Every week, embark with host Boyd Matson on an exploration of the latest discoveries and interviews with some of the most fascinating people on the planet, on National Geographic Weekend.
Please check listings near you to find the best way to listen to National Geographic Weekend, or pick your favorite segments and listen now below!
Episode: 1323 – Air Date: June 9
Fifty years and one month since Americans first summited Mt. Everest, the mountain remains a symbolic achievement for climbers, but serious climbers often downplay the skill required to tackle it. The first American to stand on the world’s tallest point, Jim Whittaker, tells Boyd that wasn’t the case when he reached the top in 1963; their understanding of nutrition and the day’s equipment wasn’t nearly as advanced as now, and a great degree of luck was involved in reaching the summit.
On the evening of Friday, May 31st, a large tornado tore through El Reno, Oklahoma. National Geographic Explorer Tim Samaras was caught in the storm, along with his son, Paul, and longtime tornado-chasing partner Carl Young. All three men died. Just hours before the storm, Tim spoke with Boyd about tornado safety, and how tornado season has changed over the three decades Tim has been in the business.
On the United States’ East Coast, adult Brood II cicadas are emerging from the ground to briefly inhabit local trees, reproduce and die. The well-timed emergence from their earthen tunnels can overwhelm towns with their drone-like vibrations. But Jenna Jadin recommends a way to deal with that: by eating them. She made a cookbook, Cicada-licious, for a 2004 cicada emergence. She has updated the book to incorporate current food trends, like cicada banh mi and candied cicada cocktails.
Many residents of the “New World” revere early European explorers for their bravery in crossing dangerous oceans and searching an unknown continent for riches and finding many dangers. Buzz Aldrin sees a parallel opportunity, as he hopes man will one day colonize Mars much in the same way (excepting the exploitation of Native tribes). He reflects on the opportunity in his new book, Mission to Mars: My Vision for Space Exploration.
Many people are aware that bats use echolocation to hunt for food and navigate the dark environments they inhabit. But National Geographic grantee Gloriana Chaverri examines how bats might use verbal cues to communicate with each other. She discovered a call-and-answer behavior that she has recorded and managed to attract bats searching for a place to bed down after an evening of hunting.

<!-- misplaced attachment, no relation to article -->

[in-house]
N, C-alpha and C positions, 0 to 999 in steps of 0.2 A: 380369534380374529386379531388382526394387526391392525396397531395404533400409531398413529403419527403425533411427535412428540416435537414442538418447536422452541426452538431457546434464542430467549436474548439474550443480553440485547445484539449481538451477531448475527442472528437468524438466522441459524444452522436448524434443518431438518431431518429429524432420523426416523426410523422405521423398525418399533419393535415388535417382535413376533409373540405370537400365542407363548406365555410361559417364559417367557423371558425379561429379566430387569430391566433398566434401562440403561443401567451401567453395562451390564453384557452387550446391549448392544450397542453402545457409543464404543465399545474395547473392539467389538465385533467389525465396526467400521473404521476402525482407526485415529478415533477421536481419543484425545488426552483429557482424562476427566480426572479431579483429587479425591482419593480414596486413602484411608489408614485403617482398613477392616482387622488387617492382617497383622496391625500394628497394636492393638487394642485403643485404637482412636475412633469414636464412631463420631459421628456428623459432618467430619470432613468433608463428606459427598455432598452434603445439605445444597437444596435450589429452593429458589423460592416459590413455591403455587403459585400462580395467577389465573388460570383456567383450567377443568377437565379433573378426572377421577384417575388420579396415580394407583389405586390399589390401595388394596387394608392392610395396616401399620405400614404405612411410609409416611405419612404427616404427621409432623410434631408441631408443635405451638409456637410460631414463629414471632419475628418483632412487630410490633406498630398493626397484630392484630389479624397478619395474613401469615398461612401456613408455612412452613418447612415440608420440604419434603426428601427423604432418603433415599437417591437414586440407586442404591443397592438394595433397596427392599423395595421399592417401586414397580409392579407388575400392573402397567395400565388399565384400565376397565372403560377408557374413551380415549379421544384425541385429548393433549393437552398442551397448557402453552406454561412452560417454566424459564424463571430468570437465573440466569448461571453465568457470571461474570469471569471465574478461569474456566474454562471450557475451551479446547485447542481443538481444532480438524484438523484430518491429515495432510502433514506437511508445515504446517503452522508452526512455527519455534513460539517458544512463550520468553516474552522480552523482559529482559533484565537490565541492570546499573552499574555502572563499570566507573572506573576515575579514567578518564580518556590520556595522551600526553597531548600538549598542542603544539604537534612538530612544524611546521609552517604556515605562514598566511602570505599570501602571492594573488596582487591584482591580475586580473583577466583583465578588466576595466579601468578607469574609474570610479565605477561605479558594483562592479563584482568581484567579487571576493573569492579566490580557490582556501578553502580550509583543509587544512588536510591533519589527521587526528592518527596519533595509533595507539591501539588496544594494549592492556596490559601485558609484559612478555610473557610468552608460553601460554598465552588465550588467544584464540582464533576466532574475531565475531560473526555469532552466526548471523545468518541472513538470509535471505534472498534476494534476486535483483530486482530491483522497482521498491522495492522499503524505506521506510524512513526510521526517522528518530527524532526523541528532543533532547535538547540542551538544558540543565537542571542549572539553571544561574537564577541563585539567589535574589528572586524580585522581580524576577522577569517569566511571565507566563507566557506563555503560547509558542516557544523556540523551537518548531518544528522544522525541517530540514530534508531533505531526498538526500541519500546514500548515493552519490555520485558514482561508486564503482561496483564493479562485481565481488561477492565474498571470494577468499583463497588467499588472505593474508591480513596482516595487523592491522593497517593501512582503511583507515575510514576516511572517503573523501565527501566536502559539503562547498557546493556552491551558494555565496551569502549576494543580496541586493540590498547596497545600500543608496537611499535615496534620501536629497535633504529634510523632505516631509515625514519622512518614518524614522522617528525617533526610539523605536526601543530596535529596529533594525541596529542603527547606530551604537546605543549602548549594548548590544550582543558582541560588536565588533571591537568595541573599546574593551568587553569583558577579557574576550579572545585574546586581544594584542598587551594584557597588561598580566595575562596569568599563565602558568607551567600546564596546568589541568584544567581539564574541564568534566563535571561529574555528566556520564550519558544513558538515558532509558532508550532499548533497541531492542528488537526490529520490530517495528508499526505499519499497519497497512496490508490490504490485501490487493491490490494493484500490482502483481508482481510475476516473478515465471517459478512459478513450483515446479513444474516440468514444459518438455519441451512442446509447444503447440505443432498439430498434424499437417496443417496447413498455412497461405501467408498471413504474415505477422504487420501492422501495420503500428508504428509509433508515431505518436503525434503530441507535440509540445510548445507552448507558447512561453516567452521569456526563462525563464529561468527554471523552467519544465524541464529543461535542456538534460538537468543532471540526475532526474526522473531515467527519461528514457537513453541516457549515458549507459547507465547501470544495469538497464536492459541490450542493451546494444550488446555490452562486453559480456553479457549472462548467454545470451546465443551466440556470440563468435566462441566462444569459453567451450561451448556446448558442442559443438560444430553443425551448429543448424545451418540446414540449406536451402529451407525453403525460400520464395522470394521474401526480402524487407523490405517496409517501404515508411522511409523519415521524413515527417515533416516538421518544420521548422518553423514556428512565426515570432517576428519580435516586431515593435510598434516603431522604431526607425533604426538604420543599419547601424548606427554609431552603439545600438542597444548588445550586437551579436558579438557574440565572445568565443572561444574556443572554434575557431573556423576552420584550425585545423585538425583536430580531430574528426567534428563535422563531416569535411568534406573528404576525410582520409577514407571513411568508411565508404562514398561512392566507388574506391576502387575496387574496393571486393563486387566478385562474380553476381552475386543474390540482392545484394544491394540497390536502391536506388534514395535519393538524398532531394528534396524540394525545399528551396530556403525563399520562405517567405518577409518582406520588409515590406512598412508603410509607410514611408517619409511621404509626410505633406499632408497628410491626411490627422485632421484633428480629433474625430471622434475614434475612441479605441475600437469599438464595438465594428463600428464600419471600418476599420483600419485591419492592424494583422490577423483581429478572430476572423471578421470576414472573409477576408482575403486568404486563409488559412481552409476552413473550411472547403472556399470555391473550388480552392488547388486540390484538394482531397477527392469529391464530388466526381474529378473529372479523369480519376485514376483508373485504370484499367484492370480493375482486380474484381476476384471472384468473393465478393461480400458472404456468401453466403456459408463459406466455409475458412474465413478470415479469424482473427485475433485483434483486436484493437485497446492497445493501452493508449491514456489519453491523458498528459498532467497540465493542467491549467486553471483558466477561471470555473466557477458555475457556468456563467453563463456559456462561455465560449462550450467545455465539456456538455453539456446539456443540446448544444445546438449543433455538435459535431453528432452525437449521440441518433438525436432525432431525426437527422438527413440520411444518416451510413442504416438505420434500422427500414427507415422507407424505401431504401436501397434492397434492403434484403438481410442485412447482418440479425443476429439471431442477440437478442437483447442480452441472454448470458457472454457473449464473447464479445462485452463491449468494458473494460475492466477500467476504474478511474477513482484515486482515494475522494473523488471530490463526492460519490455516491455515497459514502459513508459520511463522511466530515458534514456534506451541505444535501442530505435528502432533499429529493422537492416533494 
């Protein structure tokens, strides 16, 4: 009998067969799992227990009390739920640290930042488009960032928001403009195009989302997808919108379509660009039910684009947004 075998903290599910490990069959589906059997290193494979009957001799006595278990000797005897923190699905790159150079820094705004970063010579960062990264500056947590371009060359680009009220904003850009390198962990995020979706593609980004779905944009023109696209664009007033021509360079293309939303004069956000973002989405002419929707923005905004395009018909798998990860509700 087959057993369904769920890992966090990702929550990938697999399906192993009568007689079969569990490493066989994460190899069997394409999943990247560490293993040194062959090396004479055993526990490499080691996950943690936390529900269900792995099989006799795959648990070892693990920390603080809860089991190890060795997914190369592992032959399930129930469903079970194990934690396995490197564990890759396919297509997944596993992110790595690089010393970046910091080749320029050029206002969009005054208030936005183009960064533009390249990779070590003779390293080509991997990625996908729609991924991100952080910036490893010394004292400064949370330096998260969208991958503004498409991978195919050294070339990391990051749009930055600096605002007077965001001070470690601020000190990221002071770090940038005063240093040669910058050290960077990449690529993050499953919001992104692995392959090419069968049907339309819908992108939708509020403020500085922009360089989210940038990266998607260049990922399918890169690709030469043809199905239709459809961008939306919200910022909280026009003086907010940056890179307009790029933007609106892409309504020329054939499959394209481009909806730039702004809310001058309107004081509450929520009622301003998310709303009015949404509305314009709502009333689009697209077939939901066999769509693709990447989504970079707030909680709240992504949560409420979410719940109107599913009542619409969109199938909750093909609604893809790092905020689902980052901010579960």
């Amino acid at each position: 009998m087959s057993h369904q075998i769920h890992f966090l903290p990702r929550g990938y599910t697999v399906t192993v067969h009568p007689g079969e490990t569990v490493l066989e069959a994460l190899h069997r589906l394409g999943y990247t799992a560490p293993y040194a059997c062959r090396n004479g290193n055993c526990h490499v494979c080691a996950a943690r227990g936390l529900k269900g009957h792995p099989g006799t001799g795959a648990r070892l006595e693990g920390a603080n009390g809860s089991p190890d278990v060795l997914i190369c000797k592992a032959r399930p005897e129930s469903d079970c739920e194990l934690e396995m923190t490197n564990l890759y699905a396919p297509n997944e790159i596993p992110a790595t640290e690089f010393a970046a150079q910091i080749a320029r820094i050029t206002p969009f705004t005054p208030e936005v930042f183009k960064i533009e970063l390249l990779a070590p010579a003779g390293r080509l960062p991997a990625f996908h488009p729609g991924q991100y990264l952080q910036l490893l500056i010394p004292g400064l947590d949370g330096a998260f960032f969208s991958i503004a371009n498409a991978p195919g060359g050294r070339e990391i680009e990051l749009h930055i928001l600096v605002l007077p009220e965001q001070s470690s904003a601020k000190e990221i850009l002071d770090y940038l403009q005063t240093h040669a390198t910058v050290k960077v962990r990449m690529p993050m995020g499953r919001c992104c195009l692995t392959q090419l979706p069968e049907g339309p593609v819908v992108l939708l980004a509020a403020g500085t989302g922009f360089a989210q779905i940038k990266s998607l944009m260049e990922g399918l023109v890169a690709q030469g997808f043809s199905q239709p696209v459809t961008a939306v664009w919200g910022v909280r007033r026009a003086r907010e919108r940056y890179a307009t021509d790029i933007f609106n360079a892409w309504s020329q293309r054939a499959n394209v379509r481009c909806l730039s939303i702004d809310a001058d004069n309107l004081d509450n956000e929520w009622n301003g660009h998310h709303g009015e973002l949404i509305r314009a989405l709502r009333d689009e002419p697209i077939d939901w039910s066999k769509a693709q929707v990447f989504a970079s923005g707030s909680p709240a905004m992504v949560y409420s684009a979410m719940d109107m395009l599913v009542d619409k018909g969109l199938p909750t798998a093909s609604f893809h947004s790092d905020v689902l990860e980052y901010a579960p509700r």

After extremely long voyages, explorers often have a difficult time readjusting to life inside of cities, surrounded by people. Astronauts experience physical changes after prolonged periods in space; Sarah Marquis, after three years of walking from Siberia to Australia and across that continent, says she felt strange sleeping in a bed upon returning to her parents’ home in Switzerland. She said she used to fantasize about Swiss chocolate, but will always relish the “discovery in every step” that walking across new places provides.
Humans lived in Australia for 50,000 years in isolation until two hundred years ago, when they first met European colonists. In the following decades, an ancient way of life has been endangered, but there are a few Aboriginal populations committed to preserving their time-tested customs. Amy Toensing visited the Aboriginal homelands and captured the stunning images for the June, 2013 National Geographic magazine article, “First Australians“.
A popular misconception of traditional hunter-gatherer tribes is that they spent most of their time occupied in the pursuit of food. But National Geographic grantee Alexander Geurds tells Boyd that certain tribes in modern-day Nicaragua had many other occupations, which included creating large, monolithic statues to honor their ancestors, which would have been quite the undertaking for a society that didn’t have beasts of burden or wheels to assist. Geurds tells Boyd what we understand about these ancient statue-makers.
When he travels abroad, Boyd has a habit of getting into tight spaces – these usually occur at airports or with customs officials. But on a recent trip to Macedonia, he met Stole Misev who helped him get into a literal jam: four hundred metres inside of Macedonia’s only tunnel-cave. After an hour of admiring stalactites and stalagmites and crawling through bat guano, Boyd was happy to be in the open air.
In this week’s Wild Chronicles segment, Boyd shares the story of his own 150-mile jaunt through Australia’s outback in an advanced survival course. Their provisions were stored in a soap dish, and notably didn’t include water. Nobody died, but everybody was a bit hungry, after not having eaten for seven days.